Was Blind, But Now I See

Question from Halil:
Does this experience prove the existence of souls? It is of a woman who was born blind, had a visual NDE, and saw things, including Jesus. There have been studies done which say that the people born blind cannot see in their dreams, but this woman could see in her NDE. What is your opinion about that?


Answer by SmartLX:
It’s true, if people are born blind then their dreams are auditory, tactile and olfactory but not visual. Thing is, if people are born blind then they have no basis on which to recognise sight. This woman has been around sighted people all her life and knows the language of visual imagery, and has chosen to use that language to describe what she experienced, but we have no way of knowing whether what she was actually experiencing was sight regardless of what she says.

One very important thing to remember is that we have documented cases of people who have gained sight for the first time as adults, when lifelong conditions like congenital cataracts are discovered and treated. It’s a downright traumatic experience for many, and universally they spend a long time with no idea what they’re looking at. (There’s a good account by an opthalmologist here.) By contrast the woman in your video immediately knew what she was seeing, ws completely comfortable with processing the visual signals and enjoyed the whole thing. It doesn’t sound like anything we’ve seen in real life, because it’s as if her brain was rewired in an instant to process the new signal perfectly. Sounds miraculous indeed.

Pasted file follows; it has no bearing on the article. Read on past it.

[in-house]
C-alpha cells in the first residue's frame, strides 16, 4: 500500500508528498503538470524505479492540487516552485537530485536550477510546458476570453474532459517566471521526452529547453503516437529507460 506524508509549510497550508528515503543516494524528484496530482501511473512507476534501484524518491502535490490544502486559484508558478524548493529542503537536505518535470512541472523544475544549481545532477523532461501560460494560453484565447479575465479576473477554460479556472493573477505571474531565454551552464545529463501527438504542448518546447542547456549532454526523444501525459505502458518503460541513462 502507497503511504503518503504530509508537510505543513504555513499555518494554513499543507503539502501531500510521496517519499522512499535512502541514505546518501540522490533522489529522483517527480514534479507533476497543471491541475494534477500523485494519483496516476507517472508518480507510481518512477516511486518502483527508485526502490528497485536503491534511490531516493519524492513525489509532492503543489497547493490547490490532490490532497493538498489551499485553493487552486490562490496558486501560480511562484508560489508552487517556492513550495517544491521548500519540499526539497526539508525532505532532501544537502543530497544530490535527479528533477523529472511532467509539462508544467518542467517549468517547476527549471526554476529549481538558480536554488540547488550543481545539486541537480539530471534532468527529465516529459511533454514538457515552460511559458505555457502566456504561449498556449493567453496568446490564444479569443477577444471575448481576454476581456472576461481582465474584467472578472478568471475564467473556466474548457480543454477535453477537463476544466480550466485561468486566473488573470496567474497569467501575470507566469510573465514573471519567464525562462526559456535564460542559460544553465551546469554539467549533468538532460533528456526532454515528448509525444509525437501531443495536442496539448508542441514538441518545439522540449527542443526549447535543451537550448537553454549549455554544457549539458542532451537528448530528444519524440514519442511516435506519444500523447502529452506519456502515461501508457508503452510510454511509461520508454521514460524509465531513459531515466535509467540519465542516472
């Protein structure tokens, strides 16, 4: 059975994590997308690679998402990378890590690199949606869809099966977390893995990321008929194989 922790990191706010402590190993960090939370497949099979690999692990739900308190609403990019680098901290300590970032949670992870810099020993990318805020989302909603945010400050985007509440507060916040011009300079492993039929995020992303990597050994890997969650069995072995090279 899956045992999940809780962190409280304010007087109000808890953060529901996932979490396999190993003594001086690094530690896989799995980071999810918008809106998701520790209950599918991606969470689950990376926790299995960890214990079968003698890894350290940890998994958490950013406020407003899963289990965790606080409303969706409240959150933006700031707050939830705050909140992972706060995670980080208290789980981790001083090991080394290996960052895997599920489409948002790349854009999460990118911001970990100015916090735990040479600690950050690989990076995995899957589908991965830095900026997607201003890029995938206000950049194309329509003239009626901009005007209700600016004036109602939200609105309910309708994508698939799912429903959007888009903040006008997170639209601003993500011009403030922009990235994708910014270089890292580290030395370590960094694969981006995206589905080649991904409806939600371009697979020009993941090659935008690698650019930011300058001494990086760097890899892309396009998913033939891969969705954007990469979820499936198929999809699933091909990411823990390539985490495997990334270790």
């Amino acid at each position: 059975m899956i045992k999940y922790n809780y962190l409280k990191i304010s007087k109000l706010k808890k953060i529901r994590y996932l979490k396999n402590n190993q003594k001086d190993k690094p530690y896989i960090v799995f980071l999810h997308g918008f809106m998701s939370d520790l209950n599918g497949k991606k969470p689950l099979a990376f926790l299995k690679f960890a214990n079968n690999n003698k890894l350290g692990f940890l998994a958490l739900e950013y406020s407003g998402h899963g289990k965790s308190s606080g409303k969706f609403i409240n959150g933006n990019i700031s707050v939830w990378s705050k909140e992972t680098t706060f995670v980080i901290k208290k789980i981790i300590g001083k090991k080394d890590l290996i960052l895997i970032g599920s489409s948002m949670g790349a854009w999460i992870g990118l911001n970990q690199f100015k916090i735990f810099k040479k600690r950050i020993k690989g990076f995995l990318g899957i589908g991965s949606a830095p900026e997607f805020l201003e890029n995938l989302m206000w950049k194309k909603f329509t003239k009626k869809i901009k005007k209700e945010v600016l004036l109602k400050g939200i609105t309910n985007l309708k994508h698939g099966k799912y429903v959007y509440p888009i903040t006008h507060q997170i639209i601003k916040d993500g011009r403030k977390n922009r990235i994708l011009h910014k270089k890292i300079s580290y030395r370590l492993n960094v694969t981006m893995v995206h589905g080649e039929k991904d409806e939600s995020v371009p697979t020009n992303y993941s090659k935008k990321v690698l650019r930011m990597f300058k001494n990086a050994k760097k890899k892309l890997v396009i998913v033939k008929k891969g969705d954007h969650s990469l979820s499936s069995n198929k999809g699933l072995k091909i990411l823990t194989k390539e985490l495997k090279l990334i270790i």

Generation Gaps: Advice for an Atheist Granny

Question from Niki:
A very strong atheist granny here.

My son was an atheist before he got caught in the religious net of this backwards, in the backyard of Europe, society and his overly religious wife, or he pretends he has become religious.
He and his wife have two children and the wife is in charge of everything religious. Disgustingly so. He just lets her do whatever she wants to do, for the sake of his peace, or else…

My question is, what will I say when one day one of my grand children asks me why I do not go to church?
I was thinking of ‘I DO NOT LIKE IT IN THERE, TOO DARK,’ or something to this effect. But this can work only until the kids are small.